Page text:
Ten fascinating food facts


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1. Red juice in red meat is not blood

Who knew that when you are tucking into a rare piece of sirloin steak, the red juices are not actually blood? The majority of blood is removed from meat during the slaughtering process, so what you are actually seeing is a combination of water and a protein called myoglobin, which is highly pigmented.

2. Cherries are really good for you

Cherries are high in phytochemicals and antioxidants and are great for easing inflammation, gout and even arthritis. The tart variety of cherry has the most magic and is believed to lower cholesterol and also reduce body fat.

3. Sauerkraut was a staple for ancient sailors

Sauerkraut might just be fine-cut cabbage to me and you, but it was once held in incredibly high esteem by ancient sailors, who would gorge on the leaves during long journeys to mitigate the threat of the plague. Sauerkraut is rich in health-promoting probiotics due to the naturally occurring bacteria that thrive on its surface, and the vitamin B content increases significantly when left in cold, harsh environments for weeks on end.

4. Microwave popcorn gives off toxic gas

A chemical called diacetyl is used extensively in microwave popcorn factories and can lead to serious disease and illness following long exposure. A regular eater was diagnosed with “popcorn lung” in 2007, and diacetyl is now slowly being phased out.

5. Carrots used to be purple

While we are now used to the sweet, plump and orange variety of carrots, they were once purple. Before the 17th century, carrots were not what we know today and were very thin and not too tasty. Dutch farmers eventually took mutant strains of the purple veg in the late 1600s and slowly developed them into the edible types we eat today.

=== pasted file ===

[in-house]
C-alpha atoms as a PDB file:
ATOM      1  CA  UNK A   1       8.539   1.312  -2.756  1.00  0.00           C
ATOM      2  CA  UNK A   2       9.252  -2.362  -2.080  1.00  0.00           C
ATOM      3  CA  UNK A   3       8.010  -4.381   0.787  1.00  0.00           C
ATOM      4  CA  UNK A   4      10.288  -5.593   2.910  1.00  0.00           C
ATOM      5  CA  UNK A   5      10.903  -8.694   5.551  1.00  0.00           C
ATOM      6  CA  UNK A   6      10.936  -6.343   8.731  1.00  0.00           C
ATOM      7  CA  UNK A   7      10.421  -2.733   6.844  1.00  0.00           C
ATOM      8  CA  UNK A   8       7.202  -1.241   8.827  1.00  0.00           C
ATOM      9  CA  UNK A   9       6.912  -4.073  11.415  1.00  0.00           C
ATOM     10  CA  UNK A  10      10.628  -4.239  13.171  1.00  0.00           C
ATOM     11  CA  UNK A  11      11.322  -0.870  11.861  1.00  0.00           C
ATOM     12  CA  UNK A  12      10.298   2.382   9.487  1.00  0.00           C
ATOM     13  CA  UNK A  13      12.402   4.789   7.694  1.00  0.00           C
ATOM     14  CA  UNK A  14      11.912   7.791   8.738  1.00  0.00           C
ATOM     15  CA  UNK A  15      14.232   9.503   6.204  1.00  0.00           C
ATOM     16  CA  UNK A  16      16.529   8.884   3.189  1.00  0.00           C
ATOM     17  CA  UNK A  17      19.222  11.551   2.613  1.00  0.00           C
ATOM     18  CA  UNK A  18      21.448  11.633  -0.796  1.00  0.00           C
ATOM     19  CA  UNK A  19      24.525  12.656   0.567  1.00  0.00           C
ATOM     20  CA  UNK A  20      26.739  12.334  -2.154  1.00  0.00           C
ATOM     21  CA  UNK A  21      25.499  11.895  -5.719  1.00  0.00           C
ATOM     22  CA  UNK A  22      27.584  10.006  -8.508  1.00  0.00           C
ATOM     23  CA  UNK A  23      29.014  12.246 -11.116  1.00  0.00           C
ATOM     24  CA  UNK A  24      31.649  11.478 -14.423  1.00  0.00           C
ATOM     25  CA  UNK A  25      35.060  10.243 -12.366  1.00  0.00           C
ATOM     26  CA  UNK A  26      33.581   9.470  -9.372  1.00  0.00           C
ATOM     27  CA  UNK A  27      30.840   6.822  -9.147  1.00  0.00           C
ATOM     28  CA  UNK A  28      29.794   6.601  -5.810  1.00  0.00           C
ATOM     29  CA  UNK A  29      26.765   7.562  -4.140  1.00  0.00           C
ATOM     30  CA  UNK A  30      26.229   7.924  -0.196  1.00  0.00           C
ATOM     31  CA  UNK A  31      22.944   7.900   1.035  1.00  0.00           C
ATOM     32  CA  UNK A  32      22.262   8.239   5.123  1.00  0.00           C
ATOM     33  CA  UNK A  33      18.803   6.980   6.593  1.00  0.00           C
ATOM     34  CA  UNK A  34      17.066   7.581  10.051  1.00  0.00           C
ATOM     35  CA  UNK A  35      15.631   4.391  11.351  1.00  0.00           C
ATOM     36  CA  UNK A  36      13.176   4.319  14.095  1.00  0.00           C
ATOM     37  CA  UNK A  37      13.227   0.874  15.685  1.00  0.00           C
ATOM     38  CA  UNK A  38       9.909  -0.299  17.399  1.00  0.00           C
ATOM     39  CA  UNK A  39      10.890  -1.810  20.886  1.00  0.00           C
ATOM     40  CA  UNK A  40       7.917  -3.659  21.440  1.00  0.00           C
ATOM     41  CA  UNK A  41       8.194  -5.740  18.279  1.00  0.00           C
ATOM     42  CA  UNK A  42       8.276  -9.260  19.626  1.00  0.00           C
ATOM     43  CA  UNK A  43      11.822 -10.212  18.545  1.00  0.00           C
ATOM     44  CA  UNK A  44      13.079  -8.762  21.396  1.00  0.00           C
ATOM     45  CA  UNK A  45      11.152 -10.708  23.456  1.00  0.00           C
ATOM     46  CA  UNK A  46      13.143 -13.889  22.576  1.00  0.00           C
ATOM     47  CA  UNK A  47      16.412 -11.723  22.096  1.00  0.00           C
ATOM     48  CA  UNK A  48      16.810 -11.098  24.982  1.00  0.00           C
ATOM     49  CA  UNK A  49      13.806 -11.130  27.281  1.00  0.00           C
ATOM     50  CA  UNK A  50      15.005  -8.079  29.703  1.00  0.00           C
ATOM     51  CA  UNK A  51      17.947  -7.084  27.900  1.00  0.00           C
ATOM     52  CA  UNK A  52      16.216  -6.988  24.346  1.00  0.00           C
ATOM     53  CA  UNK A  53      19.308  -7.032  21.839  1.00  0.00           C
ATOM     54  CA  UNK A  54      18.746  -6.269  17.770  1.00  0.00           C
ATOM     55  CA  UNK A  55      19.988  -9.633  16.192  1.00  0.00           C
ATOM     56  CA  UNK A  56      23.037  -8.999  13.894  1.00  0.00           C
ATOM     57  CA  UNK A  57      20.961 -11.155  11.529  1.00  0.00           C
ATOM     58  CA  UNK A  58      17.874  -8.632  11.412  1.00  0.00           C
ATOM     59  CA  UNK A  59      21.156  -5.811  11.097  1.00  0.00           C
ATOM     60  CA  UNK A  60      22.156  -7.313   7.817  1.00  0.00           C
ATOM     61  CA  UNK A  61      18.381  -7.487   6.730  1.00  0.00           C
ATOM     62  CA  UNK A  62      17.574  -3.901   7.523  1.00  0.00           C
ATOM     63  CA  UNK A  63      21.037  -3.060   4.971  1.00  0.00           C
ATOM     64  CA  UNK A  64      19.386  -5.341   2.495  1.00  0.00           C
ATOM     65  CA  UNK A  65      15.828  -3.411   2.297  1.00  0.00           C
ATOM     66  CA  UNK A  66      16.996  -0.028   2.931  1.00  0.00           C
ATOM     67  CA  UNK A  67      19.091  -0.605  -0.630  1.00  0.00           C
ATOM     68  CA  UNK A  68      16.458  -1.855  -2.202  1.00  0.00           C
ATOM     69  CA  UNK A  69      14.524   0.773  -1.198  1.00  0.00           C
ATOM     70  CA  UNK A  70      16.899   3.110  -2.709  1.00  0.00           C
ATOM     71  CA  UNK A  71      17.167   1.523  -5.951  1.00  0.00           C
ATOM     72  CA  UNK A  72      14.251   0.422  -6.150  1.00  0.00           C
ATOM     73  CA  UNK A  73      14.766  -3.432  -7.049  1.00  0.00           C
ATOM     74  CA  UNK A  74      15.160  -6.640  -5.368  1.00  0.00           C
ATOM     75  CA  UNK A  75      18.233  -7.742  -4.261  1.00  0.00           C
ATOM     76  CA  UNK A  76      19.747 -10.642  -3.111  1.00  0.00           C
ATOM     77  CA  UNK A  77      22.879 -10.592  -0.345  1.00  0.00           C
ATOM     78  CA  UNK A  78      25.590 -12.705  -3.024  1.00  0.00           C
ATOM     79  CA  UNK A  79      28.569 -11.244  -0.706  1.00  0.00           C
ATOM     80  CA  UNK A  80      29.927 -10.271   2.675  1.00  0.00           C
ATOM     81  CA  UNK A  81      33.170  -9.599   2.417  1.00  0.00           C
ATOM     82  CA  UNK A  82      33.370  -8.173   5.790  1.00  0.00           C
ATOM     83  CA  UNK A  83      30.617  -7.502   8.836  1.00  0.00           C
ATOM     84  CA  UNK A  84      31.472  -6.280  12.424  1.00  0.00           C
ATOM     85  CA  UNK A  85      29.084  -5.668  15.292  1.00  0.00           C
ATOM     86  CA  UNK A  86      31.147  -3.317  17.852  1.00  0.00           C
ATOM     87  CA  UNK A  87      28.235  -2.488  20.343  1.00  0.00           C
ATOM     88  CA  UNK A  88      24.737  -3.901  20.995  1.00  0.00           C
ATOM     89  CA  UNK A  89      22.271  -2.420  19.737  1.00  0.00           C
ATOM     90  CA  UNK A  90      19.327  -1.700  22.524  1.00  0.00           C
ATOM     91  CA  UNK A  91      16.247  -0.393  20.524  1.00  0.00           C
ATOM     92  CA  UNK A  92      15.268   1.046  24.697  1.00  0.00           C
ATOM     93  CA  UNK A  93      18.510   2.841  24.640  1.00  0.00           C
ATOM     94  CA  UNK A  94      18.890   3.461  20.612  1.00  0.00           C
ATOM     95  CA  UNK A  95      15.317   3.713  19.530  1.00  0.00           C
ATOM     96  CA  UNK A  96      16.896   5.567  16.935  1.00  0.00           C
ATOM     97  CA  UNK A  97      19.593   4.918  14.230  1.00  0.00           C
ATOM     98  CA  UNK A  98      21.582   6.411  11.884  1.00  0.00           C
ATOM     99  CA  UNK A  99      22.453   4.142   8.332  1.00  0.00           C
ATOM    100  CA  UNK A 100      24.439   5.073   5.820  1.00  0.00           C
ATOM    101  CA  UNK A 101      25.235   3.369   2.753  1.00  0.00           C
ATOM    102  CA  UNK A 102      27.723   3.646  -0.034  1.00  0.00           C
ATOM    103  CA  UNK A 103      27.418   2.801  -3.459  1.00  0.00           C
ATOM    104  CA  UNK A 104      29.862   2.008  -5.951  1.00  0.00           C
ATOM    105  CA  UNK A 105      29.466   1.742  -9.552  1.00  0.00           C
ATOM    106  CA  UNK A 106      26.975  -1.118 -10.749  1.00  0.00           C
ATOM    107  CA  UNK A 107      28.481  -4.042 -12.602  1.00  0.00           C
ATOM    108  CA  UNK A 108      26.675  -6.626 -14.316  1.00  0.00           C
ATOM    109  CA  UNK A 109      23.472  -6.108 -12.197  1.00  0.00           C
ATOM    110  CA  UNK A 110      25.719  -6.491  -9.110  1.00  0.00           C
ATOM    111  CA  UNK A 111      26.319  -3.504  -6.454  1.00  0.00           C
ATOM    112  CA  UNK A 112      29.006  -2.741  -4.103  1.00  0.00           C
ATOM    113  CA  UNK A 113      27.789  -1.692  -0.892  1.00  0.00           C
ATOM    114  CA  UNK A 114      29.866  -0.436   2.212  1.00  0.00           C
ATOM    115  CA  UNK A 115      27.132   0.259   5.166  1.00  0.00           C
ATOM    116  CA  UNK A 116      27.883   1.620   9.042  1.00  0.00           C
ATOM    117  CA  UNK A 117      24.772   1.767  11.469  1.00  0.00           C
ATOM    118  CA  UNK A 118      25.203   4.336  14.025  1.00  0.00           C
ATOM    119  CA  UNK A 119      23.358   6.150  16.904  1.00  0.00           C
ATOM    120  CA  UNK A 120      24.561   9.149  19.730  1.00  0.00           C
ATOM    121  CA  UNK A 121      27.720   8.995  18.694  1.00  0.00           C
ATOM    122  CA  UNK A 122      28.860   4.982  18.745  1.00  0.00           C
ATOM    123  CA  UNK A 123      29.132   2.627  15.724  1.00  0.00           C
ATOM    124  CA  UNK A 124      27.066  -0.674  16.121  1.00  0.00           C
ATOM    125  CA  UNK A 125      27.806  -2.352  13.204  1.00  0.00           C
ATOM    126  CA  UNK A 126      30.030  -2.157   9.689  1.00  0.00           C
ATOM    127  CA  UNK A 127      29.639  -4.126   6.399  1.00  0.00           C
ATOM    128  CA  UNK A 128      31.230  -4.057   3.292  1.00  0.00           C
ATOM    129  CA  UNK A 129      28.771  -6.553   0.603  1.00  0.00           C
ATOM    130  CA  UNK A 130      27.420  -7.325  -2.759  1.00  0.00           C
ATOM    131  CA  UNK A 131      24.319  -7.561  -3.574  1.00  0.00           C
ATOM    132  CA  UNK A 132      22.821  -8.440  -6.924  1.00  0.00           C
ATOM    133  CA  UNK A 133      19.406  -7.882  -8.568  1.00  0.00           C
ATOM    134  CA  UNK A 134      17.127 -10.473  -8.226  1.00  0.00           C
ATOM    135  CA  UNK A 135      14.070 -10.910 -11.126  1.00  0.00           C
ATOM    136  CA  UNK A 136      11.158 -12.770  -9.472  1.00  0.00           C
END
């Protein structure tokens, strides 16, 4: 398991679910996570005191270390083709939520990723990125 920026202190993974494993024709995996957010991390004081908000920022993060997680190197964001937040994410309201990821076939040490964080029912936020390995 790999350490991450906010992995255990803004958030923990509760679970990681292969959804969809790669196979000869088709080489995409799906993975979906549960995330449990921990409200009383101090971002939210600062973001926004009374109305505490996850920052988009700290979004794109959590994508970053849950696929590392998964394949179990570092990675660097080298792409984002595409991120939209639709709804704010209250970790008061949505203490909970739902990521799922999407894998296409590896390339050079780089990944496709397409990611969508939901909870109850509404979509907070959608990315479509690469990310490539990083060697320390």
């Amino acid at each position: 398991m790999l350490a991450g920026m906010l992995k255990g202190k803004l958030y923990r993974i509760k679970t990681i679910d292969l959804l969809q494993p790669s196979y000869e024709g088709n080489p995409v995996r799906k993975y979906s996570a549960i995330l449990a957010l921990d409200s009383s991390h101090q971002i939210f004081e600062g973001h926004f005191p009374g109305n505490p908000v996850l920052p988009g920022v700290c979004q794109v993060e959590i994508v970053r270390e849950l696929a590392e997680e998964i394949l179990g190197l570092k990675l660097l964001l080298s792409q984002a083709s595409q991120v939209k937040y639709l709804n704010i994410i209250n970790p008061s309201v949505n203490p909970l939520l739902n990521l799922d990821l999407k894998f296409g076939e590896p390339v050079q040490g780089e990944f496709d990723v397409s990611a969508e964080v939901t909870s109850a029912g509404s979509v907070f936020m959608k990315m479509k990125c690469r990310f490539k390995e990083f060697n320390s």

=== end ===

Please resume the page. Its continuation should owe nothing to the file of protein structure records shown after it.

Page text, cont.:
6. The world’s most expensive coffee is made from animal droppings

A cup of kopi luwak coffee can set you back more than £50, but you might not want to think about where those expensive beans came from. The “civet coffee” is brewed using beans that have been partially digested by a wild animal called the Asian palm civet. These are then washed and brewed for a renowned pick-me-up that has an excellent flavor, rich aroma, and low bitterness.

7. Floating eggs are bad

If you place an egg into the water to boil and it floats, then proceed with caution. Older eggs typically have a greater build-up of gasses within the shell, which can make them more buoyant and cause them to float completely. Fresh eggs always lie on their side at the bottom of the water.

8. Temperature changes make Rice Krispies crackle and pop

The snap, crackle, and pop of a large bowl of Rice Krispies is perhaps the most exciting aspect of cereal, but have you ever wondered why it’s so noisy? Most Krispies are made of hollow sealed areas and air pockets within a thin, solid wall. When milk is added, this unique make-up is fractured suddenly, which causes the classic popping sound.

9. Peanuts are not nuts

Technically, a peanut is actually a legume rather than a nut. Nuts are defined as seeds that grow on trees, while peanuts grow underground in a similar manner to beans or peas.

10 Kiwifruit was named after an animal

What we know today as a kiwifruit once started out as a “Chinese gooseberry” in New Zealand back in the early 1900s. However, US importer Norman Sondag didn’t like the name, and it was eventually decided that they would be called “kiwifruits” in reference to the brown and furry national bird from New Zealand.

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Comment by Independence

Great stfuf, you helped me out so much!

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